Ruth Heald – 27
Disclosure: I stayed up way beyond my bed time on a working night to finish this novel – I had bonded with the characters and needed to know how their stories turned out.
Hook: “Dave’s twenty-seventh birthday started well, but then went downhill quickly.” He gets fired on page 2.
Summary: A group of university friends in London have all reached the age of 27 and find that their extended adolescence is coming to an abrupt end. Renee, a lawyer who loses her husband to divorce and gets a chance to find herself through various pleasant and less pleasant adventures did ‘everything right’ but has so far failed to get the promised reward. Although they all have a good education and what would generally be thought of as a good start in life, they are now somewhat unexpectedly (to them) faced with the underlying realities – career disasters, divorce, abuse, death and criminal activities of various kinds seem to hit them all at once.
The book is structured in short chapters of two or three pages, each told from the perspective of a different ‘27’, six of them altogether. This means that there is a minor cliffhanger every few minutes of your reading time, and then you get the surprise of which character takes up the narration. I was particularly captivated by the stories of James, a successful business man without a degree but with a fatal weakness and Sam, a shy librarian who cannot believe she is going to get married. Those two really run into life issues in a big, dramatic way, while others are able to navigate theirs a little more easily. But all stories have a dynamic progression and a classical outcome.
What I liked very much about this book was how the little things in life make all the difference. Food, weather, little annoyances, bad luck, near misses and regrets all influence the direction of people’s lives. Interestingly, the biggest of those little things turns out to be the London housing situation. Although many of the characters have good jobs (Dave is the exception), they are condemned to a miserable and somewhat unsavoury existence as unwanted guests or in shared houses if they leave the comfort of a double income mortgage. Their only other option is to go back and live with their parents who seem to exist in a different, much calmer universe. The 27s are thrown around between anxiety and giving up, but in most of the stories they are able to interpret what happens to them as life lessons and construct a better future.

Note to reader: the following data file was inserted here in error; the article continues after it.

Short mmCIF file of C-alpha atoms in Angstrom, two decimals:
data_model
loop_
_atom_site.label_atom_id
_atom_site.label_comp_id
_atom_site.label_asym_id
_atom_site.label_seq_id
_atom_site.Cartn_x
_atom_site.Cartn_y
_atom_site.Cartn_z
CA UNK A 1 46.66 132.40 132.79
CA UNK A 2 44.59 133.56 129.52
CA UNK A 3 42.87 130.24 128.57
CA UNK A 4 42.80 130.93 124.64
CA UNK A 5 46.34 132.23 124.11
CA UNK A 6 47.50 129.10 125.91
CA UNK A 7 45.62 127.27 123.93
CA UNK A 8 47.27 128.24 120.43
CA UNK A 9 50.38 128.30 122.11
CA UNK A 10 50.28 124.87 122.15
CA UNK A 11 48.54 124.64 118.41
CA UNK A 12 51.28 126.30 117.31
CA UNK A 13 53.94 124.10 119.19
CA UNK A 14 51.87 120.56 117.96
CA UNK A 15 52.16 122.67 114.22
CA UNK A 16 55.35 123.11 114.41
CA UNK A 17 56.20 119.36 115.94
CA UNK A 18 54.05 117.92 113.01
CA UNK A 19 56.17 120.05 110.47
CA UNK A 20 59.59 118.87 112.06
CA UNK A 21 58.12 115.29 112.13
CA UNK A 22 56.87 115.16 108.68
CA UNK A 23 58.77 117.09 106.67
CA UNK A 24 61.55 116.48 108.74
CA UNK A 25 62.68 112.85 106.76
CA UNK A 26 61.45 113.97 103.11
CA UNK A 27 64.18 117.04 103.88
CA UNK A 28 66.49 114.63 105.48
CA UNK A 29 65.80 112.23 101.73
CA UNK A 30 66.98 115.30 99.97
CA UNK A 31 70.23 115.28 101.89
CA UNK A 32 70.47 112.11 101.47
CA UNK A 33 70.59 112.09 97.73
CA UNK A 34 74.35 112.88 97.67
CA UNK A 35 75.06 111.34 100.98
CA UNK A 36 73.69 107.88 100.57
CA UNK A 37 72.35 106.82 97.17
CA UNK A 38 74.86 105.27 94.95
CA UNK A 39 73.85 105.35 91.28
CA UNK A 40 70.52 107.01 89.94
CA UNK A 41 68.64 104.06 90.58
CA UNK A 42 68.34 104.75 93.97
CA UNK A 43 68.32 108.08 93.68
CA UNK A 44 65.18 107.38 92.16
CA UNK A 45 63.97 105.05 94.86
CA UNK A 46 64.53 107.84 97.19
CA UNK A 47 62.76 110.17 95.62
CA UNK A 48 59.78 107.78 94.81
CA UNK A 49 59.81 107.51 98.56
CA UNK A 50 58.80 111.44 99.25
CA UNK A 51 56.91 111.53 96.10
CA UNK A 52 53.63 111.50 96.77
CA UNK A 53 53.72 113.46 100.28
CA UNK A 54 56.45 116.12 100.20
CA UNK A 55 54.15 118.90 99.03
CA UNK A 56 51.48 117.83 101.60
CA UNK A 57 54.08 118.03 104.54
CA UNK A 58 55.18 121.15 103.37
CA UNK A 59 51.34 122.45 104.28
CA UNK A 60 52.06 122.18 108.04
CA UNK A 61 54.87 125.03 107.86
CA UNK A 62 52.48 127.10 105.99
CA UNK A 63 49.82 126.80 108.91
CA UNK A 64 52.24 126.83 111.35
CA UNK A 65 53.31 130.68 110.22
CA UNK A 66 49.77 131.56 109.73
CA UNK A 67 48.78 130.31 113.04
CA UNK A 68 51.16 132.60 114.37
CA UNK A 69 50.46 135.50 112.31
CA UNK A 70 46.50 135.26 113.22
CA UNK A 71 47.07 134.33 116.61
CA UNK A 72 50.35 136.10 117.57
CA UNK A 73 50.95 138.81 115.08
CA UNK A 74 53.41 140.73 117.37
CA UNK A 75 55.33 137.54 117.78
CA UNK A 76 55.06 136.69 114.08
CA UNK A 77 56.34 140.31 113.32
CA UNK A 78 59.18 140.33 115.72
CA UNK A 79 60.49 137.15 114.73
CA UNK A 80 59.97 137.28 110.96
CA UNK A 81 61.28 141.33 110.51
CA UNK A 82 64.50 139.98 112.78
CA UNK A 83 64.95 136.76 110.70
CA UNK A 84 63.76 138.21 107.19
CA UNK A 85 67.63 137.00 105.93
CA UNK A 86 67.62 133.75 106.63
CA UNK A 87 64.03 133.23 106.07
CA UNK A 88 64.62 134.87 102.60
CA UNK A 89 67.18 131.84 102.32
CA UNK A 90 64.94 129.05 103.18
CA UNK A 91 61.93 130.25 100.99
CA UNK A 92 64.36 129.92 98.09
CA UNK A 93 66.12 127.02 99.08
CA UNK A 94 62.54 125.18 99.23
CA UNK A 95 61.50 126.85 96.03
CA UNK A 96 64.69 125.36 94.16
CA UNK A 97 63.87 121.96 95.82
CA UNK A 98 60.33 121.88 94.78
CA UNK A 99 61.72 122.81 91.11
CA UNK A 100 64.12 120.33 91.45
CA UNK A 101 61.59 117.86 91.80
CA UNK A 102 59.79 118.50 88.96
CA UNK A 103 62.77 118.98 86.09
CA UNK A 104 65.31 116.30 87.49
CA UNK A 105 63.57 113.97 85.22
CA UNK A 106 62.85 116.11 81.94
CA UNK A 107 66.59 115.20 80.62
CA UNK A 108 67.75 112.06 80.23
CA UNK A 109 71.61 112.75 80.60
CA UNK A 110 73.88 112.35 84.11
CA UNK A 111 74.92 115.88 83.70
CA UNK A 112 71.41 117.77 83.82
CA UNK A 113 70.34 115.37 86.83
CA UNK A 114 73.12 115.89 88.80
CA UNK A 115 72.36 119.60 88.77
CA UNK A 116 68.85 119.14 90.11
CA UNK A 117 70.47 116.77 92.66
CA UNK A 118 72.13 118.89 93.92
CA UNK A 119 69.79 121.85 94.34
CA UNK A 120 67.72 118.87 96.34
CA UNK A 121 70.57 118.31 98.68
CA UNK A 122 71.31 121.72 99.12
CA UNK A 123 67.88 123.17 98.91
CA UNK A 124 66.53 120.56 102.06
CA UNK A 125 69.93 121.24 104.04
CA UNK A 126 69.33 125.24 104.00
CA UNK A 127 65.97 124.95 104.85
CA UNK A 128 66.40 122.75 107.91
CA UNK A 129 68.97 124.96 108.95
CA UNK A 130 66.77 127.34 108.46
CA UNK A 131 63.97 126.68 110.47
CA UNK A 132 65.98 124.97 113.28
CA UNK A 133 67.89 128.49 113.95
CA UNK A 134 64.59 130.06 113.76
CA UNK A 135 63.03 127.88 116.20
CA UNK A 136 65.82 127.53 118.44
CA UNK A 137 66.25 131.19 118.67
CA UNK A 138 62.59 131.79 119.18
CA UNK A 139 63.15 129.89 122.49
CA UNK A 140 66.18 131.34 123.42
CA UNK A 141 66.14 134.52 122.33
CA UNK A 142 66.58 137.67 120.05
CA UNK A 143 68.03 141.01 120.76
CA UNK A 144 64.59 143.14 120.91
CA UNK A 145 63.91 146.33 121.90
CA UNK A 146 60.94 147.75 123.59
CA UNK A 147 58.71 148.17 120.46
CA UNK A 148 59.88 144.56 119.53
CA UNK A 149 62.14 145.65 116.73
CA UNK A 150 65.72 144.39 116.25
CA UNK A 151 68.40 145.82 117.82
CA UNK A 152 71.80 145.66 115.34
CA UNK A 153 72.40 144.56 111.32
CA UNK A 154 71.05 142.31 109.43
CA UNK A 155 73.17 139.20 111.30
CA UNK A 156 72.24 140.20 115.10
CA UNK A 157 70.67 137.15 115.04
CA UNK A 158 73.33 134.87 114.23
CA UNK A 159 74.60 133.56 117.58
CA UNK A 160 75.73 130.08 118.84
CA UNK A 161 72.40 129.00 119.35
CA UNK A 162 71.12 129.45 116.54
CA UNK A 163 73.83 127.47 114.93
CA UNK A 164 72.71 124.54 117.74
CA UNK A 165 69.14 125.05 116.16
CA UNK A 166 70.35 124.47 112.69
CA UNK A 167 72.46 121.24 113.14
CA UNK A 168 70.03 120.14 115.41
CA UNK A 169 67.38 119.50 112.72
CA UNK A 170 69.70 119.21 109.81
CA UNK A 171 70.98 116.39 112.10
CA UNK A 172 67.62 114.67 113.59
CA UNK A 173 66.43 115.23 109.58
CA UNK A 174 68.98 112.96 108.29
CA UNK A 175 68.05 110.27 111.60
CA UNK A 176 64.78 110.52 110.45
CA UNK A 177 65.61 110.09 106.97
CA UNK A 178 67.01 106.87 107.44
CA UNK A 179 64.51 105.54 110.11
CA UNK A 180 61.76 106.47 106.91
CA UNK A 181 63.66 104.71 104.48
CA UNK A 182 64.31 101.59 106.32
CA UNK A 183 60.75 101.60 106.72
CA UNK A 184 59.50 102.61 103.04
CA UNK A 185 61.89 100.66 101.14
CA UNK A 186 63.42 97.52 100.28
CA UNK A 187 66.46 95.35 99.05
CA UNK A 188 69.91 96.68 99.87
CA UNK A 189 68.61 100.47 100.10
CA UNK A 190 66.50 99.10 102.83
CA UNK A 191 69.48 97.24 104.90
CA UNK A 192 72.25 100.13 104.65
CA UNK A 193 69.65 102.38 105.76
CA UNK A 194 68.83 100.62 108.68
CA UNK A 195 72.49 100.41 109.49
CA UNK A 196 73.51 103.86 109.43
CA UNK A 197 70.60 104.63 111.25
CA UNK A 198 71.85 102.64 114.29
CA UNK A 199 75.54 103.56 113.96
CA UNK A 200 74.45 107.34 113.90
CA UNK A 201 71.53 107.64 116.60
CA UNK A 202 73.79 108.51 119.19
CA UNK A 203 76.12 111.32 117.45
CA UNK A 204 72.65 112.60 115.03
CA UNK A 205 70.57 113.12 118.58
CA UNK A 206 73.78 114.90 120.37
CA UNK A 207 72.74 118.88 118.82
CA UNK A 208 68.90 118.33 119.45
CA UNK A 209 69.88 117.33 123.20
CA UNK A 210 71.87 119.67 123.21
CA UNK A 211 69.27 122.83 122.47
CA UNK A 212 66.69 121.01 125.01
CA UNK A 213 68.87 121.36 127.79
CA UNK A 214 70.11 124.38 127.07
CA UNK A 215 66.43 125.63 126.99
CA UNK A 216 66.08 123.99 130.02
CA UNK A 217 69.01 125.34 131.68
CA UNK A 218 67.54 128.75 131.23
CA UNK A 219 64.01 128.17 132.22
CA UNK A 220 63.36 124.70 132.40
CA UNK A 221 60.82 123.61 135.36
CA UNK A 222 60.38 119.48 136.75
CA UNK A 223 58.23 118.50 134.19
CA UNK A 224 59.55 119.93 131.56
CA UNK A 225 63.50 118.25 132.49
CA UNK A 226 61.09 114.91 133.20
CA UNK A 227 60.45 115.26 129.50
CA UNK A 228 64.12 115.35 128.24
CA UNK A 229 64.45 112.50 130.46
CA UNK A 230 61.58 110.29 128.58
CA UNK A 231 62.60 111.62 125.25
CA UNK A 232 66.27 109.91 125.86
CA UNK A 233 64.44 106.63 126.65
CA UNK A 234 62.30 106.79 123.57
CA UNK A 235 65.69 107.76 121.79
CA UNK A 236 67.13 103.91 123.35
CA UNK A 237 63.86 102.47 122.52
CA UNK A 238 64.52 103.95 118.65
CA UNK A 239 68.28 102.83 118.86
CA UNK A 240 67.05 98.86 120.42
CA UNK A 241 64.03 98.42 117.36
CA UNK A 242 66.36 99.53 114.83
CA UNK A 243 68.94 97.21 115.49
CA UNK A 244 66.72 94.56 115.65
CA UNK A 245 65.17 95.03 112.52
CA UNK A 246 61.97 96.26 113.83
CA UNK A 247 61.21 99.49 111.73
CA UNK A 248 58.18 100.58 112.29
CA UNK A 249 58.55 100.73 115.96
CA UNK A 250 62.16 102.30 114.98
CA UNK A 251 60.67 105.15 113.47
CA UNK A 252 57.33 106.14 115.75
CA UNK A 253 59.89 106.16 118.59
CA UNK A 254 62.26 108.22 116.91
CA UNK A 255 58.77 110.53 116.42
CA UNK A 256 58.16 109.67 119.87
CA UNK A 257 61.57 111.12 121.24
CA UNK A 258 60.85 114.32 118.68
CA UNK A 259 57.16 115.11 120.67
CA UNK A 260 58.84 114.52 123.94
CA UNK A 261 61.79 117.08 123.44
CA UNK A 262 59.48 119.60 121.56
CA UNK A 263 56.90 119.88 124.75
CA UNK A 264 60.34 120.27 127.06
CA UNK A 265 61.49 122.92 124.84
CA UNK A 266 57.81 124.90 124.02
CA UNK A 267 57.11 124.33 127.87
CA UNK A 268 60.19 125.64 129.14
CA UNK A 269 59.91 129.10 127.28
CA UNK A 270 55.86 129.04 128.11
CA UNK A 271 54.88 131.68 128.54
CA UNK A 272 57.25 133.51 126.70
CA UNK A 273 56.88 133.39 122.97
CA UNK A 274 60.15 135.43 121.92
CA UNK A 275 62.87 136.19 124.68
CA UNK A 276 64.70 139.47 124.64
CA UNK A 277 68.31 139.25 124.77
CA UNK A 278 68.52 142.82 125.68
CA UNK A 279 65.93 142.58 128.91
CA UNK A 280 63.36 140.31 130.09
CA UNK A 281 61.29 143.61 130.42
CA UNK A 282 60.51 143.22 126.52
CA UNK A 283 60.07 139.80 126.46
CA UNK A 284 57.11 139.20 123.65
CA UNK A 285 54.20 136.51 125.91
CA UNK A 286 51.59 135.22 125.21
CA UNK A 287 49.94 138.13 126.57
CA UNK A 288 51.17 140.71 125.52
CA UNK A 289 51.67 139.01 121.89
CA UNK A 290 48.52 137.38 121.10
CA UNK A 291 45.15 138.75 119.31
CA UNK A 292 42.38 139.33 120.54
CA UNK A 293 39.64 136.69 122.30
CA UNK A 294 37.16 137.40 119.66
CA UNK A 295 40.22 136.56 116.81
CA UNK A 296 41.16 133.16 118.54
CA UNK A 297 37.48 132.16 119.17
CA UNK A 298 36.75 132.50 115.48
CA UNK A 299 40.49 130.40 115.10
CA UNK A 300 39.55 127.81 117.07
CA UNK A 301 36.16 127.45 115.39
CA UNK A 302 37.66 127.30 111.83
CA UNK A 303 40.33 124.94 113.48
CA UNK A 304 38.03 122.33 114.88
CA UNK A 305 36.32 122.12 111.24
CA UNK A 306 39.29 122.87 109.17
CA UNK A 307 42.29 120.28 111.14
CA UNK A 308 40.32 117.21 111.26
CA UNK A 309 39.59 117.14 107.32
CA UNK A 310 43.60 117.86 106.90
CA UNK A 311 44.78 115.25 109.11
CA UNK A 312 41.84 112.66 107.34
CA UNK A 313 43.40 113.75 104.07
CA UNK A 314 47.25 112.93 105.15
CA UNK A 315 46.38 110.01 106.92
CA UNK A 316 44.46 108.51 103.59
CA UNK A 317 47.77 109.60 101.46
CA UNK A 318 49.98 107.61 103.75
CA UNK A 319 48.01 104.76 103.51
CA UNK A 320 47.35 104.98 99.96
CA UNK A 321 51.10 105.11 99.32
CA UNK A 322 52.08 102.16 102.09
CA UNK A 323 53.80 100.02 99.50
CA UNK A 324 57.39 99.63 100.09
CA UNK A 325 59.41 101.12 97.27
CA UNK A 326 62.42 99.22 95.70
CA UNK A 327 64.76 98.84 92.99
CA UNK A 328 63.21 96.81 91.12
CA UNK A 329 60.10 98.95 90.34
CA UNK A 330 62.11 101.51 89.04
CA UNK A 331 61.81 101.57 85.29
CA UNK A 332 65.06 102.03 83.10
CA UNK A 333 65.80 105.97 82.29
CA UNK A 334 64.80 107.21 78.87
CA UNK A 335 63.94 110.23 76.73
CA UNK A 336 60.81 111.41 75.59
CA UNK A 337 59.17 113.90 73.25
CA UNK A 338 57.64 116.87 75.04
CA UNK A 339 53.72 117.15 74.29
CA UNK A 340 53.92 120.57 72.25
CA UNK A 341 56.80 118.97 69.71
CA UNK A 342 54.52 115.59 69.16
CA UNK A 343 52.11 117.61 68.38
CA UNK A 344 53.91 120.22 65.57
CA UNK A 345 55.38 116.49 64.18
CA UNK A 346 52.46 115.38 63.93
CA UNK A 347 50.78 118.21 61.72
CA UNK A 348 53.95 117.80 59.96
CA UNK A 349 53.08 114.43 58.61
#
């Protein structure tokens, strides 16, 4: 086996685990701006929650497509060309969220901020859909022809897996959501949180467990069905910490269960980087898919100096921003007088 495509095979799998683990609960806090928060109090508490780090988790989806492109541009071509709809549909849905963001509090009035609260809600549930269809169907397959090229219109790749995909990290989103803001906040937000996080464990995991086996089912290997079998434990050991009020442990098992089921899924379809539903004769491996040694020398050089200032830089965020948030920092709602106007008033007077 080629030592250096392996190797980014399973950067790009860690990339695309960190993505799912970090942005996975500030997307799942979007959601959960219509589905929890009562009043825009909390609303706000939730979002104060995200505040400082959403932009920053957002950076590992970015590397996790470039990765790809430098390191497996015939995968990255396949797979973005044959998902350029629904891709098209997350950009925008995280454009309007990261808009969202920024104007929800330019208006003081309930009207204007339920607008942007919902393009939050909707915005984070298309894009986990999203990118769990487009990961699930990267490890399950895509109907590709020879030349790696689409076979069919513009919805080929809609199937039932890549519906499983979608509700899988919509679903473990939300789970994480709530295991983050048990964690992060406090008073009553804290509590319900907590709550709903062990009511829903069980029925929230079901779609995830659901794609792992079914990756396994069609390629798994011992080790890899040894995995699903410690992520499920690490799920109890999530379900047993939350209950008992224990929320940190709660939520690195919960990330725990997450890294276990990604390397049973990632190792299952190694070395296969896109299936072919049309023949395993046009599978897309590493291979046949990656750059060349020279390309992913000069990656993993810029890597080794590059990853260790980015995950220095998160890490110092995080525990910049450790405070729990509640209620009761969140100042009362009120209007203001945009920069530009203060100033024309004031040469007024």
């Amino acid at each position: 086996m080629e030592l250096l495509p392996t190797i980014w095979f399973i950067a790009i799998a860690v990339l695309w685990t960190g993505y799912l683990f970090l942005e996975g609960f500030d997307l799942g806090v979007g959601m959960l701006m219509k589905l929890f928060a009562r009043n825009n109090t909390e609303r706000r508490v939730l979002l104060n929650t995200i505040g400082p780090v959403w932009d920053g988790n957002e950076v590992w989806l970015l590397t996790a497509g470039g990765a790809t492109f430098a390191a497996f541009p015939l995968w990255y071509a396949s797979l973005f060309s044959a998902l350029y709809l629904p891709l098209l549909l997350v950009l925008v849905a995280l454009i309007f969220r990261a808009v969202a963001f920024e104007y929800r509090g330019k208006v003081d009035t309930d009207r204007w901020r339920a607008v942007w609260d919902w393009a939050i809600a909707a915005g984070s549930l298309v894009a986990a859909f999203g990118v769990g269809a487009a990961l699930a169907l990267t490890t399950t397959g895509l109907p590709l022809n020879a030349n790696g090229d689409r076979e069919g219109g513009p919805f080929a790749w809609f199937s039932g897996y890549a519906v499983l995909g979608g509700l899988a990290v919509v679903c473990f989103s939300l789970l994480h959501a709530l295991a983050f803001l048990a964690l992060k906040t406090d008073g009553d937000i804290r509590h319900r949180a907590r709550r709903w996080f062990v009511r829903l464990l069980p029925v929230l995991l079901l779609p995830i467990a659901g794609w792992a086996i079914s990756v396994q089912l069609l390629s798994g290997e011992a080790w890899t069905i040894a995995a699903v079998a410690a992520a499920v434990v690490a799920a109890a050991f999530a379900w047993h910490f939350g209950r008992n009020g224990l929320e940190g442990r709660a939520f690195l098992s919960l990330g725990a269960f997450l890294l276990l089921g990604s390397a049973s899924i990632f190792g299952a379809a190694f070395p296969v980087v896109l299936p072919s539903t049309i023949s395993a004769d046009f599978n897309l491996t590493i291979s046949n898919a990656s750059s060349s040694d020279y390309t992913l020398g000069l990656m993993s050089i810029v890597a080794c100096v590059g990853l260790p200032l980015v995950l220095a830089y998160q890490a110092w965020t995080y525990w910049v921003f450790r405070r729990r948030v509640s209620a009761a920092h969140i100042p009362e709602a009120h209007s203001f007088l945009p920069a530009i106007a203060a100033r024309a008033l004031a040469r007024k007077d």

One interesting result of making the age of 27 the main concept of the book is what it does to characters who are not 27. Apart from the ubiquitous parents who seem in some way to be semi-detached aspects of the 27s, the three main characters who are significantly older or younger than the 27s in whose stories they appear all are connected not just with disaster but with serious crime. This contributes to the feeling that life is somehow ordered into age grades and that relationships transgressing those grades are wrong , a theme which the author implicitly pursues in a slightly controversial subplot. Personally I am a little puzzled by that idea and I am also, more generally, not sure that the same stories could not have happened to characters aged 26 or 28. If there is a magical element to the age of 27 the book does not really make that case.
However, it does remind me of the so-called ‘quarter life crisis’ as described by Erikson and Goldstein, and my own period of feeling "lost, scared, lonely or confused" as they describe the typical experience of that crisis, in my mid-twenties when I realised that, among other unpleasant things, I was personally going to die.
This period in our psychological development is often overlooked but I agree with the author that it is significant and life changing, even without the dramatic events that befall some of her characters.
One of the reasons why I was able to read the book in one (admittedly hugely extended) evening was because of its accessible, entertaining style. Ruth Heald’s writing flows smoothly and always serves the plot. Her style is simple, subtle and quintessentially English. There are plenty of amusing observations but the book always stops short of outright comedy. Tragic events are told from a close, personal perspective and with a certain spare understatement that avoids sentimentality.
In spite of considerable earlier successes that could have opened some doors for her, the author has chosen to publish her first novel outside the traditional main stream publishers. There are many arguments for that in the present situation, including more artistic control and a fairer share of the revenue. She also has some experience with online publishing as editor and owner of onestopstory.com, a short story website and app, so it will be very interesting to see what happens to the book’s publishing journey.
I certainly enjoyed reading ‘27’ and am looking forward to Ruth’s next novel.
I just need to make sure I get mornings off.